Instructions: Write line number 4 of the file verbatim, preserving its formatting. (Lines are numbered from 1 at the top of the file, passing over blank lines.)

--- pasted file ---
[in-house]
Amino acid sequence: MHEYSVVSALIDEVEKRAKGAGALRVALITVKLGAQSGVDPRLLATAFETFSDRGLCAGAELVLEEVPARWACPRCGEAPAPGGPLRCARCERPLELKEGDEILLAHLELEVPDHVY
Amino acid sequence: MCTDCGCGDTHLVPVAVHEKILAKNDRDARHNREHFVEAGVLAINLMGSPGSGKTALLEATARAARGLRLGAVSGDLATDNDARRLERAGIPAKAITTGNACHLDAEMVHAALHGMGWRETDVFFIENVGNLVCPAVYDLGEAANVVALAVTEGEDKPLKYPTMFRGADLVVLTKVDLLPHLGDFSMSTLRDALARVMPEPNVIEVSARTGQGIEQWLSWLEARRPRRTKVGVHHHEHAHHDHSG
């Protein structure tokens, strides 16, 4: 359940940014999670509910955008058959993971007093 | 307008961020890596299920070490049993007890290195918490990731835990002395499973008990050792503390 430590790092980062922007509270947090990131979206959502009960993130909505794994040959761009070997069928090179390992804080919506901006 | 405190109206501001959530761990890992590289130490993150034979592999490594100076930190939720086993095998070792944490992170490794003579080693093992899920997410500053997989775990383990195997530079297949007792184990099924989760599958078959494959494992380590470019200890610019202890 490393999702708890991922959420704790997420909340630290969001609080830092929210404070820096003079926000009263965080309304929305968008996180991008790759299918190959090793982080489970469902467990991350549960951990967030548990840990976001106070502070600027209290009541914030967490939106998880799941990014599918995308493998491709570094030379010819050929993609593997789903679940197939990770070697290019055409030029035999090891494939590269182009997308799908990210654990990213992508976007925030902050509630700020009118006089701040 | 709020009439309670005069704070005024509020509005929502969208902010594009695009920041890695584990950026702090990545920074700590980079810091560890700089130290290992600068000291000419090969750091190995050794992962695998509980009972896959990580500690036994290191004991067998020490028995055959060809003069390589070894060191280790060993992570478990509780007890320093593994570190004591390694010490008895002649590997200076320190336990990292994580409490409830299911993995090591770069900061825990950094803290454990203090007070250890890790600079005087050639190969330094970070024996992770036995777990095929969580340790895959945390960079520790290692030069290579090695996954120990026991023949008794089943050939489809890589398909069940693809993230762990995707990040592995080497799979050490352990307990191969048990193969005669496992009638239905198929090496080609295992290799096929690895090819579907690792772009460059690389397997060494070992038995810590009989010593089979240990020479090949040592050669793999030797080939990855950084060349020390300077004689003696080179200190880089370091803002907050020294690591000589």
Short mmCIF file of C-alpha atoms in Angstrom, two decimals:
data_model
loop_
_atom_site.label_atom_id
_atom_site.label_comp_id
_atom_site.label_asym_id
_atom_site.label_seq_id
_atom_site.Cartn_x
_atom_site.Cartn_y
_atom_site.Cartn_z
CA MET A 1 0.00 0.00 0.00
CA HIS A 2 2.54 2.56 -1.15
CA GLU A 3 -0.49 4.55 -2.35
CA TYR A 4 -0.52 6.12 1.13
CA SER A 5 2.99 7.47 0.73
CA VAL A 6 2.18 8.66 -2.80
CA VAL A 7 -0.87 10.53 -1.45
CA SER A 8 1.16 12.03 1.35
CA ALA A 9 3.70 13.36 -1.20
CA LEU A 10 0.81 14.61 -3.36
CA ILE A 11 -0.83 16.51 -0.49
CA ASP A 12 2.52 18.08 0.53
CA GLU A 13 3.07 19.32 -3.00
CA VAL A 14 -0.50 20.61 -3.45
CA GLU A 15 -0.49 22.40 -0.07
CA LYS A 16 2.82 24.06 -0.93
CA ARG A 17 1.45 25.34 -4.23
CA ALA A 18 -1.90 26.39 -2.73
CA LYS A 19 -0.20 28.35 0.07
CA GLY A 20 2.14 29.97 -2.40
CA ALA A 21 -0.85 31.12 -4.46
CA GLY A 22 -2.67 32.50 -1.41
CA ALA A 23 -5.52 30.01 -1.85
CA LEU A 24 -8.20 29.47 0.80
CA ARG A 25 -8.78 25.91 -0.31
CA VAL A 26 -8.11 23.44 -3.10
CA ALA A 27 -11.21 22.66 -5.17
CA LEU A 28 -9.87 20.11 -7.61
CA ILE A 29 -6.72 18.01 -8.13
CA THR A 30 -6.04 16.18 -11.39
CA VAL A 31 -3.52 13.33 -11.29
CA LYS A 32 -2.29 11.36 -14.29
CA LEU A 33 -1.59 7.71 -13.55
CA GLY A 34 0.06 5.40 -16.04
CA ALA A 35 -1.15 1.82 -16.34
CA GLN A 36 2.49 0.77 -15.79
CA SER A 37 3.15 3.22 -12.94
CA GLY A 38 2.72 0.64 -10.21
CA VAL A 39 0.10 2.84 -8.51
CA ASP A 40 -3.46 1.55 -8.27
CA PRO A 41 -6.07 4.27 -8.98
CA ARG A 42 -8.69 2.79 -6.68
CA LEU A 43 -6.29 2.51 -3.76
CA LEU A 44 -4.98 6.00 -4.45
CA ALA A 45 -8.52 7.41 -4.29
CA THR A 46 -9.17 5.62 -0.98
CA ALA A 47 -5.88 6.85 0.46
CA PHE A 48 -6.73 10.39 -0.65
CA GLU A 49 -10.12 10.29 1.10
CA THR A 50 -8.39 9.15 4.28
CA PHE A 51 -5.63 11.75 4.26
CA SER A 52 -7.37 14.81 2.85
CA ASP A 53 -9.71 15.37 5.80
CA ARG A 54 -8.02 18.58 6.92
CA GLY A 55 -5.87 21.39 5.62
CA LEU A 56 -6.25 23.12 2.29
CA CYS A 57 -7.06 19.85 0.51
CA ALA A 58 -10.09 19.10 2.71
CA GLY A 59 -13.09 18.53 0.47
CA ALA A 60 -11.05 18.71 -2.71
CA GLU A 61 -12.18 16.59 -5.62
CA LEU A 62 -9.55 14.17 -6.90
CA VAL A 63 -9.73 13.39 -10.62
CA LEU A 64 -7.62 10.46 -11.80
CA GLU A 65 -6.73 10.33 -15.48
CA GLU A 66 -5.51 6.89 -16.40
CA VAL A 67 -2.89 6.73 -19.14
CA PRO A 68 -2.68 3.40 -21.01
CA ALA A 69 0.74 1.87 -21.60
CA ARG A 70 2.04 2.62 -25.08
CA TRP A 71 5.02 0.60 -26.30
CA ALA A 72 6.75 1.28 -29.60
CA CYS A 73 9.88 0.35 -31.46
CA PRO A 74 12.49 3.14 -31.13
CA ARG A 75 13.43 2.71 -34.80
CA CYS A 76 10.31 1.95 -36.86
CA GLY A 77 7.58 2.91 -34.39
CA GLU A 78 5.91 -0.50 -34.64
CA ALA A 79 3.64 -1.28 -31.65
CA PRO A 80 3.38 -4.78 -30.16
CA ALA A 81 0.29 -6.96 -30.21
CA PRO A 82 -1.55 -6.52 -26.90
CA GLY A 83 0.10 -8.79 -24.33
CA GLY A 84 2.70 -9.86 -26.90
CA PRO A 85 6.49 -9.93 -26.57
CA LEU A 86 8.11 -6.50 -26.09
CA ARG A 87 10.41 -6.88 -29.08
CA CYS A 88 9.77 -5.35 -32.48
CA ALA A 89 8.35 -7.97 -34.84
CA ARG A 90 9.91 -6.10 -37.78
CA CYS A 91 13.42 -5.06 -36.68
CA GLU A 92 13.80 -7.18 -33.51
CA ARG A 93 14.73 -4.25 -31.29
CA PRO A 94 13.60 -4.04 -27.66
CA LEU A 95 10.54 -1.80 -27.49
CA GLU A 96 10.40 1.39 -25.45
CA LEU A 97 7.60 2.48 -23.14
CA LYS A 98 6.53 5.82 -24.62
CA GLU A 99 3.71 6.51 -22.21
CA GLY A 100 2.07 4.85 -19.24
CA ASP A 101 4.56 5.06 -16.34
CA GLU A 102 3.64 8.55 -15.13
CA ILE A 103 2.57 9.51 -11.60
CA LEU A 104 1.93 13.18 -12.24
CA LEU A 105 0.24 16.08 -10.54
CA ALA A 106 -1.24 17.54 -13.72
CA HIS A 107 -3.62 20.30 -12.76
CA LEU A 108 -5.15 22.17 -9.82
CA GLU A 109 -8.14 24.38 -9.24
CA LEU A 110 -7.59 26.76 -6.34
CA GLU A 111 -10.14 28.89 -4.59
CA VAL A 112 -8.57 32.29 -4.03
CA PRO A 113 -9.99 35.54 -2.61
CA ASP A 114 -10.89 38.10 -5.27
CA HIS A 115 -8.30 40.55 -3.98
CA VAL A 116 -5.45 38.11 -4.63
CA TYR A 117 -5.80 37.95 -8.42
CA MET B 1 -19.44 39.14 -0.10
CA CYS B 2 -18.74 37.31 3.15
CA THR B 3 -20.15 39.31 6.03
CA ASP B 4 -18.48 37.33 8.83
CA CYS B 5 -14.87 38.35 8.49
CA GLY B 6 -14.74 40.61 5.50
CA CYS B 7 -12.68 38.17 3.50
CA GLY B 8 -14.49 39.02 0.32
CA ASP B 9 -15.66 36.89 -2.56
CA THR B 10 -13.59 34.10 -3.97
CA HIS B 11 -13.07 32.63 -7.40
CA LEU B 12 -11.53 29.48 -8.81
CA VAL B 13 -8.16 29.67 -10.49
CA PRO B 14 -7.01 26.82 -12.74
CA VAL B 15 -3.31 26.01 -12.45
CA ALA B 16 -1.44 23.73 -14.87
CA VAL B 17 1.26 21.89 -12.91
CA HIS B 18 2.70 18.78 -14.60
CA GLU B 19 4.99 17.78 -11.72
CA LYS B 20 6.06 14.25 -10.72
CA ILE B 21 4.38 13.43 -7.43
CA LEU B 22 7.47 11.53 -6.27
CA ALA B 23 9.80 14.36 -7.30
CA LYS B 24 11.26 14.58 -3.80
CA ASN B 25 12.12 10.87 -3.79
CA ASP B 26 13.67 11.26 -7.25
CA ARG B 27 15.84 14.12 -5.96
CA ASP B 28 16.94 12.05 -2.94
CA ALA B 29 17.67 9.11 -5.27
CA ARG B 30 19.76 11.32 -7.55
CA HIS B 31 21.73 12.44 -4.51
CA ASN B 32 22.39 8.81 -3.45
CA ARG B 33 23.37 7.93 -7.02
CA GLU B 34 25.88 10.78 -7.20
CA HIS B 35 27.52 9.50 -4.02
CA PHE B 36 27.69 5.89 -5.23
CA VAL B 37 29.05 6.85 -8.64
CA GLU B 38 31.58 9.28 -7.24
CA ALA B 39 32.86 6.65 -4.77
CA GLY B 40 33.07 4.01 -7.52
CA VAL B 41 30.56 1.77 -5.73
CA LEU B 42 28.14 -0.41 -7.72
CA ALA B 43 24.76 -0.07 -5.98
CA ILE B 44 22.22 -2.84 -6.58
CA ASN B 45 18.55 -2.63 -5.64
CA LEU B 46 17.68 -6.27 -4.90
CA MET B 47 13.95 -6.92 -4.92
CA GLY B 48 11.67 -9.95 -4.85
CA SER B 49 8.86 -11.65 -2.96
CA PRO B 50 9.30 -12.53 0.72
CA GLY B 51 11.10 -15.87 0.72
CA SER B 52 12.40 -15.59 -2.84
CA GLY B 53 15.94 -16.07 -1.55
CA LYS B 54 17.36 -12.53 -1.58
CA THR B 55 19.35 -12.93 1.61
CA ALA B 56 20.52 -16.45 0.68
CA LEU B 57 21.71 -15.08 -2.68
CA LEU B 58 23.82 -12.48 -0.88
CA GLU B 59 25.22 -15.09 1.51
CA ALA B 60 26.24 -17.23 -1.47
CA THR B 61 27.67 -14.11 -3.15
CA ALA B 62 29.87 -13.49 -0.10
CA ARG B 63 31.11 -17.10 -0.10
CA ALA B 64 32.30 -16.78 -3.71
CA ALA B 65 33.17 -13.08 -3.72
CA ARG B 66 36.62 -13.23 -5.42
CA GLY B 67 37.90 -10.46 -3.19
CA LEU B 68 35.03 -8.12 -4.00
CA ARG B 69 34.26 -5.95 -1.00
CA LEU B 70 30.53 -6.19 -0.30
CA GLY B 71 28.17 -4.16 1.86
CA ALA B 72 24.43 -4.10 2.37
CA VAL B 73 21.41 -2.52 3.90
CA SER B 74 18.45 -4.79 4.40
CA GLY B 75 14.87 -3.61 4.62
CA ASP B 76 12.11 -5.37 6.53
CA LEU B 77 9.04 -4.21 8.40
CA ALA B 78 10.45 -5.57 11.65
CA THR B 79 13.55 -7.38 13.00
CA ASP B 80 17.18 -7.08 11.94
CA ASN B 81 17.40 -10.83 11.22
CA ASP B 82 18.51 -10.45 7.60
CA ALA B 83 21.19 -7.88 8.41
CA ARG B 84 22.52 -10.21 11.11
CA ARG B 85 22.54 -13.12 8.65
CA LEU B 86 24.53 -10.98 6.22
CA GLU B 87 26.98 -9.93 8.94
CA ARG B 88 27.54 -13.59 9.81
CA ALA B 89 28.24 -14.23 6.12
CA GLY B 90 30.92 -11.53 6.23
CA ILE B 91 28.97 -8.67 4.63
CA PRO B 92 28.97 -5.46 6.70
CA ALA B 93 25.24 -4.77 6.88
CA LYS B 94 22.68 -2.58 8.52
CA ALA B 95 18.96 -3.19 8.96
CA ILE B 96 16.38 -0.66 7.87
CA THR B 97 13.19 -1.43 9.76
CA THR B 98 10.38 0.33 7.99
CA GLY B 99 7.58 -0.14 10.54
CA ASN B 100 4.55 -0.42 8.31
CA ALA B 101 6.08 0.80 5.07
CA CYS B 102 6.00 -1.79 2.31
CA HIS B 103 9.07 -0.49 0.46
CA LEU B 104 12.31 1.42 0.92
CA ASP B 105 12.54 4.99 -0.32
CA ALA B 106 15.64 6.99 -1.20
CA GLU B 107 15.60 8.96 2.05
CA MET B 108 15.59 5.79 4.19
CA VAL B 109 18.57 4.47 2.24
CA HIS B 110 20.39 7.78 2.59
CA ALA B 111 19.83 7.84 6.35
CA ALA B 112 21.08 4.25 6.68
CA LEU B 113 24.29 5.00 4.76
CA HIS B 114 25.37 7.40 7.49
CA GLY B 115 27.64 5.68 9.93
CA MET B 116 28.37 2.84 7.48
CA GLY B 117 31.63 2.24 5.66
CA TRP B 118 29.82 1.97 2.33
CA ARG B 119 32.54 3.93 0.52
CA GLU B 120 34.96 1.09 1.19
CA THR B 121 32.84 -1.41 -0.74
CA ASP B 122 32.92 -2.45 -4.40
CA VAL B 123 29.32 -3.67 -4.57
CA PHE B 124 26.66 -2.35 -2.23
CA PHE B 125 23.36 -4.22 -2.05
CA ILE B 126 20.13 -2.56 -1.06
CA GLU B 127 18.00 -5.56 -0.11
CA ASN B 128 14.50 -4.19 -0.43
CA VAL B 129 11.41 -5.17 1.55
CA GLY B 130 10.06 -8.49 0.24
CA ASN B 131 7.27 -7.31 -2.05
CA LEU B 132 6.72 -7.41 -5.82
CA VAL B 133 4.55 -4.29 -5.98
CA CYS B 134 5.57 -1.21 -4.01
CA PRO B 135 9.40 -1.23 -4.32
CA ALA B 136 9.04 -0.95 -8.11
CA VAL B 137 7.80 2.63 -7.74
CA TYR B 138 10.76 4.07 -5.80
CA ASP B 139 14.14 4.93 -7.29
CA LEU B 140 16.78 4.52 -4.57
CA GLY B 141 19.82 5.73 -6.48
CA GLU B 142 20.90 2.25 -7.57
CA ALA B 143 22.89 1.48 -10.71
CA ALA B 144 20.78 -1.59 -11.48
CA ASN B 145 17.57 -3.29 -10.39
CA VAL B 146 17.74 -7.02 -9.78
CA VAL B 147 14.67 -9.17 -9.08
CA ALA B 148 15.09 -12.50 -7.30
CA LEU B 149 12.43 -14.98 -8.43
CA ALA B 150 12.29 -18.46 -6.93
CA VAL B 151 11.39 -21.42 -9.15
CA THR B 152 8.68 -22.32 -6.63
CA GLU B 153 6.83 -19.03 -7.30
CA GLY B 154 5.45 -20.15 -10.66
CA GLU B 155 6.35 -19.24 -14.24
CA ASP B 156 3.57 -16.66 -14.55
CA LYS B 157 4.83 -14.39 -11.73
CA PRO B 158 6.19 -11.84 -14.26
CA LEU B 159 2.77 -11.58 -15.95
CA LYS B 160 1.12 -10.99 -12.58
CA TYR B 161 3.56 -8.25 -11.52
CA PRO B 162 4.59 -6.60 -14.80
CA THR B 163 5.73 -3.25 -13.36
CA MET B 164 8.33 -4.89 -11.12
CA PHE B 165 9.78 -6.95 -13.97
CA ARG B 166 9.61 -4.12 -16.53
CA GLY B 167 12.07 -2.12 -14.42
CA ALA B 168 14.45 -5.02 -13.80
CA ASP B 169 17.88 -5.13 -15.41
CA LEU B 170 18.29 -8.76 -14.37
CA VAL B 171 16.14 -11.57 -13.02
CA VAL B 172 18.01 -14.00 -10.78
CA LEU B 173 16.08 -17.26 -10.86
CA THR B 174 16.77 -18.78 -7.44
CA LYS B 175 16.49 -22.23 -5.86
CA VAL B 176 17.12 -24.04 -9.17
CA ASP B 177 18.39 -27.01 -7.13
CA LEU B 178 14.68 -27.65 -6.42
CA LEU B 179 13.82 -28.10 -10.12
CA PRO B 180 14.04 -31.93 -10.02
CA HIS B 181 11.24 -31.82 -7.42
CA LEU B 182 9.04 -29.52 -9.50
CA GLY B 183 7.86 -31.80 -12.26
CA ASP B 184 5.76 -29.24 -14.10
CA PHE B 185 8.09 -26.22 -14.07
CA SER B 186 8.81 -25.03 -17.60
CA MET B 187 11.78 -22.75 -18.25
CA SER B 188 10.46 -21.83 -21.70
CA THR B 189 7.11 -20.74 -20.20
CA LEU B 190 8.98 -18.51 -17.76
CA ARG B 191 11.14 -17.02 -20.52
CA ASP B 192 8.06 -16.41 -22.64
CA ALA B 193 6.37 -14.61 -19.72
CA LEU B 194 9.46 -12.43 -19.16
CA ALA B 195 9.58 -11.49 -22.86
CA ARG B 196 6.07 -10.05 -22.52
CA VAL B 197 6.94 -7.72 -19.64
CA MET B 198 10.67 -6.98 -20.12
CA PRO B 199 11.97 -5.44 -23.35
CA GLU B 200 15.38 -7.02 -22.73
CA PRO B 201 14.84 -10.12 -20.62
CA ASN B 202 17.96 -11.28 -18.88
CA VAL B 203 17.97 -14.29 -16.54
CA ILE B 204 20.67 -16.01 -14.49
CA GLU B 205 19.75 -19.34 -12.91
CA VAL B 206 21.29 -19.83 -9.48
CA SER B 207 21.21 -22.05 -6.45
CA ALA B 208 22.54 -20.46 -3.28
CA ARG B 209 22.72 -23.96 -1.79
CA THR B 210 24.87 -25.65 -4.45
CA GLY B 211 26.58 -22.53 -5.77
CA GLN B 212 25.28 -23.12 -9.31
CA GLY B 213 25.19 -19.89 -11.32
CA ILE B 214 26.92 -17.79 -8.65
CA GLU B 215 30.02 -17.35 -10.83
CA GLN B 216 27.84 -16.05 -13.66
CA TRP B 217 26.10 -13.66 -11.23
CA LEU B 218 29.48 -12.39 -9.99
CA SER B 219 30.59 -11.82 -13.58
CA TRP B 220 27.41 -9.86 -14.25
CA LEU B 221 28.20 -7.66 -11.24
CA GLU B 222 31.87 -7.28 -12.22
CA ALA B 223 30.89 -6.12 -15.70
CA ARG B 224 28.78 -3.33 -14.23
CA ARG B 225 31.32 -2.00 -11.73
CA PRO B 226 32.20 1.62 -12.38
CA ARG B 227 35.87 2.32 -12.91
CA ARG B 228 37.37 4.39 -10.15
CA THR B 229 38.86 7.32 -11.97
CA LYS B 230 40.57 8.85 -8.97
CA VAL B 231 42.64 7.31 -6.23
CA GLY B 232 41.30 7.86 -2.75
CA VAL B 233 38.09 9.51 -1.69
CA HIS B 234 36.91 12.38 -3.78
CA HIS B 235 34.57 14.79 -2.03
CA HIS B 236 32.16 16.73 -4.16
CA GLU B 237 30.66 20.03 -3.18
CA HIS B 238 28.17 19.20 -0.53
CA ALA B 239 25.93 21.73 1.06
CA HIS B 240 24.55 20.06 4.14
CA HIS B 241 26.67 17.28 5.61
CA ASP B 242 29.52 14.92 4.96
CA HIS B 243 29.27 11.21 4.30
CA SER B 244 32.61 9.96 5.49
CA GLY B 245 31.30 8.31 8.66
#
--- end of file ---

């Protein structure tokens, strides 16, 4: 359940940014999670509910955008058959993971007093 | 307008961020890596299920070490049993007890290195918490990731835990002395499973008990050792503390 430590790092980062922007509270947090990131979206959502009960993130909505794994040959761009070997069928090179390992804080919506901006 | 405190109206501001959530761990890992590289130490993150034979592999490594100076930190939720086993095998070792944490992170490794003579080693093992899920997410500053997989775990383990195997530079297949007792184990099924989760599958078959494959494992380590470019200890610019202890 490393999702708890991922959420704790997420909340630290969001609080830092929210404070820096003079926000009263965080309304929305968008996180991008790759299918190959090793982080489970469902467990991350549960951990967030548990840990976001106070502070600027209290009541914030967490939106998880799941990014599918995308493998491709570094030379010819050929993609593997789903679940197939990770070697290019055409030029035999090891494939590269182009997308799908990210654990990213992508976007925030902050509630700020009118006089701040 | 709020009439309670005069704070005024509020509005929502969208902010594009695009920041890695584990950026702090990545920074700590980079810091560890700089130290290992600068000291000419090969750091190995050794992962695998509980009972896959990580500690036994290191004991067998020490028995055959060809003069390589070894060191280790060993992570478990509780007890320093593994570190004591390694010490008895002649590997200076320190336990990292994580409490409830299911993995090591770069900061825990950094803290454990203090007070250890890790600079005087050639190969330094970070024996992770036995777990095929969580340790895959945390960079520790290692030069290579090695996954120990026991023949008794089943050939489809890589398909069940693809993230762990995707990040592995080497799979050490352990307990191969048990193969005669496992009638239905198929090496080609295992290799096929690895090819579907690792772009460059690389397997060494070992038995810590009989010593089979240990020479090949040592050669793999030797080939990855950084060349020390300077004689003696080179200190880089370091803002907050020294690591000589």